What if the systems just don’t work? Part 1.
I generally like to say “I told you so”. It is one of the many flaws in my character. This time however, I say it with a bit more gravity and humility than before. In the run up to the last general elections, I was often drawn into the dichotomous public discourse about who the better candidate was for Nigeria’s top job was. On the few occasions I chose to engage by saying my piece, I got the same reaction each time- a very weird mix of disdain, pity and incredulity. Few people could understand why a right thinking, well-meaning Nigerian wouldn’t just take a side: continuity vs change.
It was difficult for me to articulate at the time, but I think as things have progressed, my argument has gotten clearer though I’m not sure that my detractors on either side will be any more convinced of my point now. If anything, in my very casual observation of the Nigerian political space, its key players, analysts and commentators, I’ve seen that the arguments have only heated up; divisions are deeper, associations more fragile and utterances extremely toxic and inciting.
It all makes me wonder, will we ever learn? Is anyone taking notes? Are we even paying any attention? In our illusory quest for utopia, have we allowed ourselves to be deceived by bigots and charlatans spouting hollow promises that they neither have the will nor capacity to deliver? Those who clamored for continuity have no plausible explanation for the mindless misappropriation of our collective resources by the last administration. Beyond ethnic sentiments and frenzied clutching at skeletal progress in some fields, they all sound hollow.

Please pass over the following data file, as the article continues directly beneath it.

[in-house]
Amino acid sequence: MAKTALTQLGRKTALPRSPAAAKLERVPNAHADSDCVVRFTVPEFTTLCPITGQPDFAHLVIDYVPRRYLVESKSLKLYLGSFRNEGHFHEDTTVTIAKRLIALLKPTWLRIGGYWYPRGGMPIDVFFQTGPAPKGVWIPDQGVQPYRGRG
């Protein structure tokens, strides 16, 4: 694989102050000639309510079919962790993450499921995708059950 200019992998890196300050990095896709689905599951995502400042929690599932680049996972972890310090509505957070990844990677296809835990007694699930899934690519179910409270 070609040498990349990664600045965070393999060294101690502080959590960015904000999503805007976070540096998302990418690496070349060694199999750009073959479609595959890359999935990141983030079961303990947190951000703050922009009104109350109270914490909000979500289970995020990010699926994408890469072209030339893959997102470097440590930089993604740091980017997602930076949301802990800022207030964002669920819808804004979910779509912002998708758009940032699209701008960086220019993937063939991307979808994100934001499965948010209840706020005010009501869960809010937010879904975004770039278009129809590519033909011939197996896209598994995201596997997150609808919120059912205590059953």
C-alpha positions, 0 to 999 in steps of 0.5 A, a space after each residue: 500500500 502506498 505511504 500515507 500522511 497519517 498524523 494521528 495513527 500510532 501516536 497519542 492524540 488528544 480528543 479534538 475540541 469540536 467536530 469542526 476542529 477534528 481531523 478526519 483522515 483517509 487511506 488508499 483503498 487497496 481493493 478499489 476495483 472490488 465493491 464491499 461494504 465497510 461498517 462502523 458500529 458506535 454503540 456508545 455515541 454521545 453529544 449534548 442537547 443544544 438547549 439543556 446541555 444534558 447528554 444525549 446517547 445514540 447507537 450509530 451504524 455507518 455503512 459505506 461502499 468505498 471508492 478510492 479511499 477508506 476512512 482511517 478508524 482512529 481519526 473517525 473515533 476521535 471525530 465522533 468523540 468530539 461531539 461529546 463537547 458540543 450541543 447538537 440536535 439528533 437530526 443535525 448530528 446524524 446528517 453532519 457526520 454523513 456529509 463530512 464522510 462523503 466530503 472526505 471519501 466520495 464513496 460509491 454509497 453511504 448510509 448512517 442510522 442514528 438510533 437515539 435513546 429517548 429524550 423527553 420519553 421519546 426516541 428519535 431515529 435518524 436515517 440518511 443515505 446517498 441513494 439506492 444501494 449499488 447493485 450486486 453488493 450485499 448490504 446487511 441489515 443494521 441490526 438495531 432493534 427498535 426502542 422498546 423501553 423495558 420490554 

Those ardent believers in the proponents of change, the fiery group who staged a quite miraculous uprising, setting history in the process haven’t fared any better really. One wonders how long they can hide behind inheriting a toxic, cataleptic government. Their supporters are finding it more difficult with each passing day to explain why all challenges notwithstanding, there just seems to be no ‘clarity’ about where we are going. There are so many other loopholes in terms of people and strategy…the opposition have quickly honed their skills in pointing this out.
To the ‘neutral’ observer, the ‘bystander’ it all looks so crazy. If it weren’t so sad, it might have been comical. As far as I can see, we’re being set up for a vicious cycle. And this brings me back to my initial question…what if the systems we are looking to don’t work? What if candidates and parties and manifestos and agendas are all a hoax? Or to be less dramatic, what if they are grossly inadequate to address the sort of problems we face as a nation? To borrow an analogy, it often feels to me like we keep prescribing mild analgesics for a patient with a brain tumour!
So I’m just going to come out and say it: I don’t believe that socio-political systems have the capacity to solve Nigeria’s problems! We have allowed ourselves to be divided along lines of empty monikers and useless social contraptions conceived in the minds of people who may have been well intentioned, but perhaps lacked the depth of knowledge required to address true human problems. This might be a bitter pill to swallow but anyone open to having an honest conversation will see that there is a sound argument here.